“With hypothermia setting in, he climbed into his sled and sat contemplating that his sled might become his coffin.”
The keyword there is “sat.” Neff would later describe sitting in his sled feeling his body dying in the cold. By the time rescuer Dave Branholm found Neff, whose team quit out on exposed and windswept Golovin Bay east of Nome, Neff was seriously hyopthermic.
Neff and Faille accused Iditarod officials of dillydallying to rescue the freezing musher, but rescuing someone from along the Iditarod Trail in a storm is not as easy as driving a few blocks to the supermarket in Seattle or Minneapolis.
When Branholm found Neff, he was sitting on the bag of his dogsled with his sleeping bag down around his knees and the cotton undergarments beneath his parka frozen stiff because he couldn’t get into his sled.
The basket was too small. The situation was the same for Lanier and Janssen this year and for Janssen again in 2015 when he said, “I almost froze to death on the ice outside of Koyuk….When they found me, I had a sleeping bag draped over me and my 11 dogs.”
He had a sleeping bag draped over him because, again, he couldn’t get into the sled bag. This has become a dangerous Iditarod new norm.
One might think safety the first priority of anyone undertaking a 1,000 mile winter journey across the frozen wilderness of the far north, but the Iditarod is a race and racers do whatever necessary to go as fast as they can.
This is why the Iditarod since near its very beginning in 1973 has had a list of required “mandatory items.” Without such a requirement someone interested in saving weight would be almost certain to shuck his five-pound sleeping bag, or her ax, snowshoes and dog-food cooker with it’s heavy fuel.
Sled dog racing is no different that any other kind of speed racing; winning is about maximizing the power-to-weight ratio. A musher gets faster, stronger dogs to gain power and throws out every last ounce of unnecessary gear to save weight.
Bigger sleds have disappeared because they’re perceived as heavier and because late in the sleep-deprivation competition called Iditarod, it’s nice for the dog driver to be able to sit down and rest, maybe even lean his head on the handlebar to grab a few minutes of sleep.
However nice some mushers might think this, Iditarod needs to protect them from themselves, and it needs to protect the race.
A dead musher on the trail would get the Iditarod a lot of attention. No doubt about that. The near-death stories already get a lot of attention.
At first, too, and sadly, the reaction to death of a musher on the trail might be less than the reaction to the death of a dog. But when questions start getting asked, and it becomes obvious a lot of people have known for years that a very real safety issue has been consciously overlooked, what then?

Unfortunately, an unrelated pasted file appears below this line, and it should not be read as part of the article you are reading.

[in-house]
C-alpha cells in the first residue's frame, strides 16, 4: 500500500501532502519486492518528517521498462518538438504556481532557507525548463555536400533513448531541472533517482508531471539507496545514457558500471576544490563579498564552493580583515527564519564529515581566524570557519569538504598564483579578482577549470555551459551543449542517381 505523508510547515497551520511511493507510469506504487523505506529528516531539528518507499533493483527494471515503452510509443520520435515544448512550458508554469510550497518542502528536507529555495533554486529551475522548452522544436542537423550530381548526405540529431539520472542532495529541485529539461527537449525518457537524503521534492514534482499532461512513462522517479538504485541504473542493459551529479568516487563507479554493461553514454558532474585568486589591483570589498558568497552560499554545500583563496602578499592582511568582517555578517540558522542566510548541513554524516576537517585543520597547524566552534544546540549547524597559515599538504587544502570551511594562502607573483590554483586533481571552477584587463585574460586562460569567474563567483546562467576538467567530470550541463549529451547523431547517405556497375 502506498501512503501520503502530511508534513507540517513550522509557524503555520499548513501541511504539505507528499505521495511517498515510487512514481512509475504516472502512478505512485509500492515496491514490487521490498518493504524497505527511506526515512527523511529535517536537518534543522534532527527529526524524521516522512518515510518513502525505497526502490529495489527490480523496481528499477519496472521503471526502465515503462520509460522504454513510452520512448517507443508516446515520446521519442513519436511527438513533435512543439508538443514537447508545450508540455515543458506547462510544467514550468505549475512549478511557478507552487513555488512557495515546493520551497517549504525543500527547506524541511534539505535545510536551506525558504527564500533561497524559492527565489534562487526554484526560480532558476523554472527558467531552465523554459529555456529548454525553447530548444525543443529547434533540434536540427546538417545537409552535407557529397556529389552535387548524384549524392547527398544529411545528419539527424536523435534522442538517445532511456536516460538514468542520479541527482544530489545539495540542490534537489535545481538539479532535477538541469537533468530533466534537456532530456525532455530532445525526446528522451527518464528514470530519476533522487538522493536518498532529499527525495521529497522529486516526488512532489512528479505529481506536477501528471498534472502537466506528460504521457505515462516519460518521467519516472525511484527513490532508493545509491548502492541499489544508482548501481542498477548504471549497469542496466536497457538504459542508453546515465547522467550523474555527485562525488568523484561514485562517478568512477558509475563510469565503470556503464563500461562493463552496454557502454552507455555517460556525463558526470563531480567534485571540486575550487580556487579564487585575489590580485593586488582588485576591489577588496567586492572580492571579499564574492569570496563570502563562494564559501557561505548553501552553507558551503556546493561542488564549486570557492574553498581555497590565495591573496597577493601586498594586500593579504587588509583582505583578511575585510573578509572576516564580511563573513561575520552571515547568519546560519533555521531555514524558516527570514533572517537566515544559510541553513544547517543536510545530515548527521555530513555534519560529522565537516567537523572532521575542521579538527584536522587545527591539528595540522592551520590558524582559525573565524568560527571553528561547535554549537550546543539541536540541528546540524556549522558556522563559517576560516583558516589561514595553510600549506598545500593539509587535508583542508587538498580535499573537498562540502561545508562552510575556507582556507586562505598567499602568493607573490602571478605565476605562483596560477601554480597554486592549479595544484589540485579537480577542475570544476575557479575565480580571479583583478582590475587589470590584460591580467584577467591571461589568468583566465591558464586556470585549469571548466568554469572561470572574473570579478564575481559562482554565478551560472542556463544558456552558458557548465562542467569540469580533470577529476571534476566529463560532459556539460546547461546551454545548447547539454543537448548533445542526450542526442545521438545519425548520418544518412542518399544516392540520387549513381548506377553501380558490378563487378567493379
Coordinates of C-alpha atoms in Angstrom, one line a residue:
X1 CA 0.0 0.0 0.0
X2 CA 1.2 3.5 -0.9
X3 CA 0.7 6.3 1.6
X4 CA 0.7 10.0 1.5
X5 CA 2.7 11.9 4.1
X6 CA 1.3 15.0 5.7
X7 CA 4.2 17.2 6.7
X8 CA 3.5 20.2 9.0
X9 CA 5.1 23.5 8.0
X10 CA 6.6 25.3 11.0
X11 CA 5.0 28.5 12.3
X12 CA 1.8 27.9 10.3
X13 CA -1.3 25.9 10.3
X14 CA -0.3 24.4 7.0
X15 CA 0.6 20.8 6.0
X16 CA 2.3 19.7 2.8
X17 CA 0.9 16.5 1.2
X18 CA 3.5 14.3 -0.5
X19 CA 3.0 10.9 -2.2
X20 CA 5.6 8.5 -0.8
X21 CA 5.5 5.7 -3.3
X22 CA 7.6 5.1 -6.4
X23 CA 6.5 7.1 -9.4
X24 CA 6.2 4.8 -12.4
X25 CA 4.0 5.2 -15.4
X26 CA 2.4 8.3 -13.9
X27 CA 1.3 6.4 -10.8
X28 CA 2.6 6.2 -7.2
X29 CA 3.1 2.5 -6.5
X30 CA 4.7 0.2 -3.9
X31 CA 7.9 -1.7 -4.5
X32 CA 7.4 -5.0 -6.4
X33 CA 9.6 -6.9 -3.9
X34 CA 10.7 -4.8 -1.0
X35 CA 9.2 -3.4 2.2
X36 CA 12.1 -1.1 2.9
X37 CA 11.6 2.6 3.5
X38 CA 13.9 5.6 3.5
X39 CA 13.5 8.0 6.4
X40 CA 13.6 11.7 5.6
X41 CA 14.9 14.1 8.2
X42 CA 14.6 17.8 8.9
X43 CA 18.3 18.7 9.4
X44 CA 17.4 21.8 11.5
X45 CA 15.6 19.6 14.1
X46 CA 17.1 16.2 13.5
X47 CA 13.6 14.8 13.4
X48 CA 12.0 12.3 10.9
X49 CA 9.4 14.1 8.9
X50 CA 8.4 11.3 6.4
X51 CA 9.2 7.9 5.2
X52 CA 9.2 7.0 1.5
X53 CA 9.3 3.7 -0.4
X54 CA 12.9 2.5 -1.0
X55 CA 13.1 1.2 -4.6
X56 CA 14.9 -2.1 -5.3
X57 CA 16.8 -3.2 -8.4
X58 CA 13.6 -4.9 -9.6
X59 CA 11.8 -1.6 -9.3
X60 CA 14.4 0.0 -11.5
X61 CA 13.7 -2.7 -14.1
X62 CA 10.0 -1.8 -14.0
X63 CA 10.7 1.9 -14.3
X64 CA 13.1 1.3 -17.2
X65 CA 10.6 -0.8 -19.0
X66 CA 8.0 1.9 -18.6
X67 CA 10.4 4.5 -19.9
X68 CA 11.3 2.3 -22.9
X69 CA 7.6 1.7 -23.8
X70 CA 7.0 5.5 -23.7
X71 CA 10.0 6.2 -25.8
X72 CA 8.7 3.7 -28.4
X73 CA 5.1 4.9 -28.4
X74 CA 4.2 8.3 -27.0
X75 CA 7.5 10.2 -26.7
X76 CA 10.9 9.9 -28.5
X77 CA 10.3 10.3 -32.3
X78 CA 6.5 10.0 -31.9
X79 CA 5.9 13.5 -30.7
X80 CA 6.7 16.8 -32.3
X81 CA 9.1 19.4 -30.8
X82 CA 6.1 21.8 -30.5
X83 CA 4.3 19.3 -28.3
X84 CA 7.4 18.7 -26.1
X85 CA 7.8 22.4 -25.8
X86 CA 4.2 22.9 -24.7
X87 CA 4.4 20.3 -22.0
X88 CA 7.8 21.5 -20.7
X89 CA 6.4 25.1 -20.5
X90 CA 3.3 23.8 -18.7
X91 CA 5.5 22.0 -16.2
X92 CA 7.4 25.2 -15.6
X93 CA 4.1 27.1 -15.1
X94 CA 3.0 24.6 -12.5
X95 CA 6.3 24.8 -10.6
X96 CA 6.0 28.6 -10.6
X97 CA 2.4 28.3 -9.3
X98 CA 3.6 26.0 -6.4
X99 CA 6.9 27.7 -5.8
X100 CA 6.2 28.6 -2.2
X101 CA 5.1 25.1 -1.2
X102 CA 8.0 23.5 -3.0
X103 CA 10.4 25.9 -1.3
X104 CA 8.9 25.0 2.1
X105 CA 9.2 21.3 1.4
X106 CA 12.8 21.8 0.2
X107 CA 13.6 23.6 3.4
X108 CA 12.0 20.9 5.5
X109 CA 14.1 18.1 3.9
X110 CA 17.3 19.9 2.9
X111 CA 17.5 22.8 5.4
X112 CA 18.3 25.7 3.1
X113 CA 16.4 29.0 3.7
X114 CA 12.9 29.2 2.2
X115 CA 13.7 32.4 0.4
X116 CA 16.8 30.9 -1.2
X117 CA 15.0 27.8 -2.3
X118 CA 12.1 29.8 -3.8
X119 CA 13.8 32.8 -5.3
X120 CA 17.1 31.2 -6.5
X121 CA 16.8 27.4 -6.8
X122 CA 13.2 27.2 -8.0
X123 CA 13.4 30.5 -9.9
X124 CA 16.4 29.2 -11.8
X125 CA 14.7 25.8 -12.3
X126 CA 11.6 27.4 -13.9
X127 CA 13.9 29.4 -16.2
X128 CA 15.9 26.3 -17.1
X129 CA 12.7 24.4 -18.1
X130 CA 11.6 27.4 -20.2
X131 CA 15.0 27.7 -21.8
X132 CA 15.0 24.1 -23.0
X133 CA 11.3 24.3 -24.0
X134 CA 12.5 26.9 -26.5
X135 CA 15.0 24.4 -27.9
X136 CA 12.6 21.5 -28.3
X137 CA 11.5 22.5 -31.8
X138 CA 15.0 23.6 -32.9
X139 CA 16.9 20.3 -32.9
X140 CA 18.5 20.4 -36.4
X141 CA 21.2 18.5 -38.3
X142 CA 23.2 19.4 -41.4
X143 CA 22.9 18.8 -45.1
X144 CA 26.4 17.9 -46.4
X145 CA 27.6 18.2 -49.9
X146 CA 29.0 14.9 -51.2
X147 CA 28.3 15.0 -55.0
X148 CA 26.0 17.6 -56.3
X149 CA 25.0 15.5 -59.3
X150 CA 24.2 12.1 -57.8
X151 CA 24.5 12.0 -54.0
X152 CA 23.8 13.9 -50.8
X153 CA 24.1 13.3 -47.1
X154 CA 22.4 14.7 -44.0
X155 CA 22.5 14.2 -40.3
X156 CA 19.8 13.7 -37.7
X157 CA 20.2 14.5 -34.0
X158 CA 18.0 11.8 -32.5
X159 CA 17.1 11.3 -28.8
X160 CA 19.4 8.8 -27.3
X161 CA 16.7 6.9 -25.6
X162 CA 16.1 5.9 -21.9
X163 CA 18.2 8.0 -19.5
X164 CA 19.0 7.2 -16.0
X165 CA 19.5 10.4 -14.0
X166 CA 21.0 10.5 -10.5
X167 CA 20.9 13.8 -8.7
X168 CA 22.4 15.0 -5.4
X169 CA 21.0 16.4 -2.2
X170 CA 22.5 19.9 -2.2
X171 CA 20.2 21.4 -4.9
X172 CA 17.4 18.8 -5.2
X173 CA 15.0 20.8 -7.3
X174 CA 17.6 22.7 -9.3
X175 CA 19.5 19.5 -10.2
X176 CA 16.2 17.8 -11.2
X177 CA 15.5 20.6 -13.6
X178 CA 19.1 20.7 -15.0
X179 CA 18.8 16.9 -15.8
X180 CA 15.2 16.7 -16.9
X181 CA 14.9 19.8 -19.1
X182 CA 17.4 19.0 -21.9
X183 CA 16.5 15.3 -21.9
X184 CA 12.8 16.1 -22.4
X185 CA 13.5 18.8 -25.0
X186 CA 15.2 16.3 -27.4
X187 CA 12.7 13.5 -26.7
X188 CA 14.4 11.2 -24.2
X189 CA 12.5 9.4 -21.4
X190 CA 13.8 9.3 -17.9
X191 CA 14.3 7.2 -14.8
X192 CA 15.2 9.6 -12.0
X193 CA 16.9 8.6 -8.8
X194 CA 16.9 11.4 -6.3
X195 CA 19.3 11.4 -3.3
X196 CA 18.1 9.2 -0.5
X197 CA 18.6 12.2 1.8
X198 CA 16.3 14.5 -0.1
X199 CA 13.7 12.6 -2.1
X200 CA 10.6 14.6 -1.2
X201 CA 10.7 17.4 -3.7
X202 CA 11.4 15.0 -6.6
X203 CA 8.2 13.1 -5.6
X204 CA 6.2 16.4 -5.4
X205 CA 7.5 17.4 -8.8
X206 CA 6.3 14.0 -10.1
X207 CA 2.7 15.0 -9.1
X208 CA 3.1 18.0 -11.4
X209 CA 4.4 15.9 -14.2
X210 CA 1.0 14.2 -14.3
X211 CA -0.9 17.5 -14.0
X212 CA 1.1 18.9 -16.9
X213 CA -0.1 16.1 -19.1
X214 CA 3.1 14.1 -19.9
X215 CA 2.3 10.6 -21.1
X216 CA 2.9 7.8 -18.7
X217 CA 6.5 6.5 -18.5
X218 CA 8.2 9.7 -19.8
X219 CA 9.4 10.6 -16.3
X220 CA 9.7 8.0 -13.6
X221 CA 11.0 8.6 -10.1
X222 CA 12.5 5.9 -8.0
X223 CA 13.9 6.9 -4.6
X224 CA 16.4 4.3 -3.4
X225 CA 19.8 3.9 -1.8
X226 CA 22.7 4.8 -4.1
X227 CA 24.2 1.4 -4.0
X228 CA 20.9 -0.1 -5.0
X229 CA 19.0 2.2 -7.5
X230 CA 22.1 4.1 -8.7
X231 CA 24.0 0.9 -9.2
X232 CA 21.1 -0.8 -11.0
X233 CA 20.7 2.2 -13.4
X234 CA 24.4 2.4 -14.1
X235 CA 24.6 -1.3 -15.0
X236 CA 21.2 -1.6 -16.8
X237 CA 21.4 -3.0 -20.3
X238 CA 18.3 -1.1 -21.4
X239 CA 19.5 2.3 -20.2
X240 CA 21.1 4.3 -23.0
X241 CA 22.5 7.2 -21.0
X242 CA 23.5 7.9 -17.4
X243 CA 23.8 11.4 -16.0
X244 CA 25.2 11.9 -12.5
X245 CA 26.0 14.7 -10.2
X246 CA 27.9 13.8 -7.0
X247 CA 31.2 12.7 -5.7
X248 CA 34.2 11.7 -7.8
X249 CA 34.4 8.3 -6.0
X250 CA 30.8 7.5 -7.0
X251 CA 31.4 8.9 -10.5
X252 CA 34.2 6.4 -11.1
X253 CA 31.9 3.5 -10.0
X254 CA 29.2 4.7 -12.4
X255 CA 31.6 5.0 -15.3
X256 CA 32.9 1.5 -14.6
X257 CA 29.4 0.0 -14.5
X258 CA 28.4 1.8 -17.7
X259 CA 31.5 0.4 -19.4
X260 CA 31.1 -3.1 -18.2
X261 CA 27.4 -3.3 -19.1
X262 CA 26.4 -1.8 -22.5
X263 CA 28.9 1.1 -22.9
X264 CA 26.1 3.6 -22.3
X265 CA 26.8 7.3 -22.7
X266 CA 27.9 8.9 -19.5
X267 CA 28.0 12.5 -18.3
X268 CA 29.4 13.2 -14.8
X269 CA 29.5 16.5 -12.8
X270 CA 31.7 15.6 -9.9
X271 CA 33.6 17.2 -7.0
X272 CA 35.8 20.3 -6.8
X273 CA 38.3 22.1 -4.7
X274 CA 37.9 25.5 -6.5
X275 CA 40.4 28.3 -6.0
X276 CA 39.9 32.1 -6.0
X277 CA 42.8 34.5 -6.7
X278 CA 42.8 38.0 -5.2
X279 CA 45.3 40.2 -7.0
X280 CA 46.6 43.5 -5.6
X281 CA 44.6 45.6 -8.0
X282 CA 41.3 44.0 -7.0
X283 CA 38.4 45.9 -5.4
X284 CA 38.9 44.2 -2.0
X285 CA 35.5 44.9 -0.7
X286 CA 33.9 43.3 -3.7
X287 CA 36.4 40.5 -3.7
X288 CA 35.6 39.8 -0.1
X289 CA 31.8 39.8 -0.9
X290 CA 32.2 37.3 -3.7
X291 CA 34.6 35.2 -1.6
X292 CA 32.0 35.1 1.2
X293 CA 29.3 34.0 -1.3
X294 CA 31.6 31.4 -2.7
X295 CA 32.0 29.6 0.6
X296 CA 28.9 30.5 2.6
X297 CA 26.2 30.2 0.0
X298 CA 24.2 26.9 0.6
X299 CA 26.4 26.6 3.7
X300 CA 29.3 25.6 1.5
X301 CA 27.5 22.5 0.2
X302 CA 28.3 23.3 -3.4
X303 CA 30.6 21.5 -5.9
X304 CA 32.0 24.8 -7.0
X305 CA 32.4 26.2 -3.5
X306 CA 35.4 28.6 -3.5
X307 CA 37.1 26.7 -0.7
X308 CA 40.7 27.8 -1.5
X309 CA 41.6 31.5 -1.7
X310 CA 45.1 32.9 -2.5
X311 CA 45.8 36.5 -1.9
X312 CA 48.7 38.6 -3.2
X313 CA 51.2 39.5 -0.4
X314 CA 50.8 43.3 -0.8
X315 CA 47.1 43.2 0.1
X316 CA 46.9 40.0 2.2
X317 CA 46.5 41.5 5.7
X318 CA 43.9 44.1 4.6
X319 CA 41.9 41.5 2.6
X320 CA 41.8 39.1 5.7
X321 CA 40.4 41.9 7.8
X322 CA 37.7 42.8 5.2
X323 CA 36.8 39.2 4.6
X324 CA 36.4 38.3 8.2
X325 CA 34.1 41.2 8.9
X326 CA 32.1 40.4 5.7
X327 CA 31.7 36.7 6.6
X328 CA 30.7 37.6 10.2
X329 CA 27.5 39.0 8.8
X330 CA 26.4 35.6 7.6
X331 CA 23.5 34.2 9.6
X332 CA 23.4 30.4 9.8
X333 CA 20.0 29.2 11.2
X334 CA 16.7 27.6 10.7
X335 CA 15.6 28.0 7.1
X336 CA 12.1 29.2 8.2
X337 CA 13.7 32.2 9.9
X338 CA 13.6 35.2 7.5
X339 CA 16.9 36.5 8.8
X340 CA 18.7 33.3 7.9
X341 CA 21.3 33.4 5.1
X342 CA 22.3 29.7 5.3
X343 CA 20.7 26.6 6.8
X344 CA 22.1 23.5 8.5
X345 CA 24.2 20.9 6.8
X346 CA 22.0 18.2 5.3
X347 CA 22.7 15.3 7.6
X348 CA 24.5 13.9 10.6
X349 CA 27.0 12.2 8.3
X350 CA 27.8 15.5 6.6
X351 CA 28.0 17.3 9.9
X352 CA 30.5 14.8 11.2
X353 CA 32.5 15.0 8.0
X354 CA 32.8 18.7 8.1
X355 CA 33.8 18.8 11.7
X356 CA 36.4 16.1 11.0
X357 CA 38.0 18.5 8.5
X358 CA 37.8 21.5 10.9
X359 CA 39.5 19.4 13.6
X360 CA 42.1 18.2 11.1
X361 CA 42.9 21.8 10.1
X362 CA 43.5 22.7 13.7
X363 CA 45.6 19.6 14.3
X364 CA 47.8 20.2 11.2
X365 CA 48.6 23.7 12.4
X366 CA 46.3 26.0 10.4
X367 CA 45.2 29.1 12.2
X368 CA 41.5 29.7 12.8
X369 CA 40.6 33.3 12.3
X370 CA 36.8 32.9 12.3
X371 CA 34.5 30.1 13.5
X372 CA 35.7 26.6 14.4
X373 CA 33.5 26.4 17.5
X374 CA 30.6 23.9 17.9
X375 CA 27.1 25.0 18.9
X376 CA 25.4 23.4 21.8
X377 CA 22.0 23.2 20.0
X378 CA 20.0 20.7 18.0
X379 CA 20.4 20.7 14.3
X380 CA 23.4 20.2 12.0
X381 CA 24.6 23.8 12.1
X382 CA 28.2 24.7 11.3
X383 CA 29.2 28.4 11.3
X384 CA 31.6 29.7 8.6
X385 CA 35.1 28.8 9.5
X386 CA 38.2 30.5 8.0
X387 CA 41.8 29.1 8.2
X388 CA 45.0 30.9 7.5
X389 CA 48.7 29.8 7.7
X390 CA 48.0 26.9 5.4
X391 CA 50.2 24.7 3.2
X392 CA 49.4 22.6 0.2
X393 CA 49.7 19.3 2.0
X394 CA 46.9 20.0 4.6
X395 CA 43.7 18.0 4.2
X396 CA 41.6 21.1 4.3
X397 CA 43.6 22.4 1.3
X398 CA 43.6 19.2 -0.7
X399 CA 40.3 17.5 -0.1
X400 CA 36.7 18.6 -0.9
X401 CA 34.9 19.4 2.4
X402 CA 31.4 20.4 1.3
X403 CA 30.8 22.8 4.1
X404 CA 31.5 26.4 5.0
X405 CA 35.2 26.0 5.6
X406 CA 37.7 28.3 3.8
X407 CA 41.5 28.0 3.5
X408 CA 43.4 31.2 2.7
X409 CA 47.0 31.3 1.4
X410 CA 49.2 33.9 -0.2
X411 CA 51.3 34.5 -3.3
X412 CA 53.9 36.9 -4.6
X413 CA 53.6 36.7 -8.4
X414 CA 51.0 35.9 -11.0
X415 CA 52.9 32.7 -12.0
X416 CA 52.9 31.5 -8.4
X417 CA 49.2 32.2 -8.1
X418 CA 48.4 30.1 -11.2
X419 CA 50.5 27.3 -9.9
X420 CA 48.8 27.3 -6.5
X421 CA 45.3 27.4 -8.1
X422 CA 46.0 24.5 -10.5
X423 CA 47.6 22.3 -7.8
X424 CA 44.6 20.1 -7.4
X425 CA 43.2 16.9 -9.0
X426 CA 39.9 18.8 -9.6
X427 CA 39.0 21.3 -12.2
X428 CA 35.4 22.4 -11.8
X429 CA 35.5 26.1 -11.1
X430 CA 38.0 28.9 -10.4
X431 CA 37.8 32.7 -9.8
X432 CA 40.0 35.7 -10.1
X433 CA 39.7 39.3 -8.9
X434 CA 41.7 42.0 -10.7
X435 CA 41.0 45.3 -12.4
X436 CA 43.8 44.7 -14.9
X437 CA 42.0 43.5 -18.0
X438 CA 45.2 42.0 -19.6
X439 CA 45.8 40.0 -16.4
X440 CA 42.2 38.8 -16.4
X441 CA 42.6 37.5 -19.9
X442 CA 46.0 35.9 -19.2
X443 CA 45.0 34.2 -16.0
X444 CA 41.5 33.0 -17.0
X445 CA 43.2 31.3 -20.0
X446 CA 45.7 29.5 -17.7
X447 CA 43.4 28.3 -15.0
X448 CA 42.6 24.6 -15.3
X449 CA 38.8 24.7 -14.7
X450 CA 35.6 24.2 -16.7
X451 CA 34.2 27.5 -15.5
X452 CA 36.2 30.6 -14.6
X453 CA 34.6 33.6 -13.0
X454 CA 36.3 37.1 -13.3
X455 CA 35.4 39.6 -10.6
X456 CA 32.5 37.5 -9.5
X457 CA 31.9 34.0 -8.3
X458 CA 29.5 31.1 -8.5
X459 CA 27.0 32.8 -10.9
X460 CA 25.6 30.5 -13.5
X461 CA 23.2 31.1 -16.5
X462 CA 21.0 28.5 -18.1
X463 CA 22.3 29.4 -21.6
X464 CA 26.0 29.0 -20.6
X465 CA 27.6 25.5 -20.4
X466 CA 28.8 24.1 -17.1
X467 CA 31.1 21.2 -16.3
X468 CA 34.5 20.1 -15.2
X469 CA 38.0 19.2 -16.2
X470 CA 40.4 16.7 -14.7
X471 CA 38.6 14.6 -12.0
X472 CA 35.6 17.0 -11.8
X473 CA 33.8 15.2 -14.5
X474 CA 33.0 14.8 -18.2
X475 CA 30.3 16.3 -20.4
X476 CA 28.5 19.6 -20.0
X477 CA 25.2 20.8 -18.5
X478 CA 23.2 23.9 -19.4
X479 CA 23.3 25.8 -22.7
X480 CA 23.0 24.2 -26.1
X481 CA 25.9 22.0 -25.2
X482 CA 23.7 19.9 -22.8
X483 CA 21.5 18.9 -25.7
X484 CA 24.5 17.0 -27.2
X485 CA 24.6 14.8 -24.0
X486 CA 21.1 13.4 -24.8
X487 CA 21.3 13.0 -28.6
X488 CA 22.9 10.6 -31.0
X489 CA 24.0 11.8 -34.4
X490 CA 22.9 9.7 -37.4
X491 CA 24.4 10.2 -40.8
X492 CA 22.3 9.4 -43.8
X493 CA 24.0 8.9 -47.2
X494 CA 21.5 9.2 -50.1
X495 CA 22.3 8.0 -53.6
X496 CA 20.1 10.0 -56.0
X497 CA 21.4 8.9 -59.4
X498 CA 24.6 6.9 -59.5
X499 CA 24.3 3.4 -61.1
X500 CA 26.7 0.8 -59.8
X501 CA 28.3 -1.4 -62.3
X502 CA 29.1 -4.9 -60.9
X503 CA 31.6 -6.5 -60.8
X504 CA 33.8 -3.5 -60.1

And yes, some mushers are sure to complain about being required to use a sled with a 6-foot basket (or even a five and half-foot basket) for the coast run, but some of them would complain if they won the Nenana Ice Classic.
And yes, a long sled might be slightly heavier, but not burdensomely so.
Four-time Yukon Quest International Sled Dog Race champion Hans Gatt, a top-10 Iditarod finisher from Whitehorse, Yukon Territory, Canada, builds a beautiful tail dragger.
“The Tail Dragger,” as he simply calls it, “is a sit down sled for the ultra-serious competitor. With only 4-feet basket length out front it is very lightweight and features excellent handling and extreme flexibility. The seat assembly offers lots of room for storage and it can be used in many different ways to carry food, gear and straw.”
Gatt says the sleds weighs 44-pounds.
Jim Miller at Prairie Built Sleds in North Dakota builds sleds for quite a few Iditarod mushers. His “Easy Rider” comes with a 62-inch or 72-inch (6-foot) basket and weighs 40 to 48 pounds, according to the Prairie Bilt website.
“The 72-inch model is a popular wilderness adventure sled often found on the Iditarod Trail,” he writes.
It’s matching sled bag can be had with “an expendable nose” to make more foot room if anyone ever needs to crawl inside in an emergency. It has full length zippers to make it easy to access and compression straps to hold gear tight against the frame of the sled when the load is small or to make it possible to close the bag if the zipper fails.
It’s the kind of sled bag that could save someone’s life.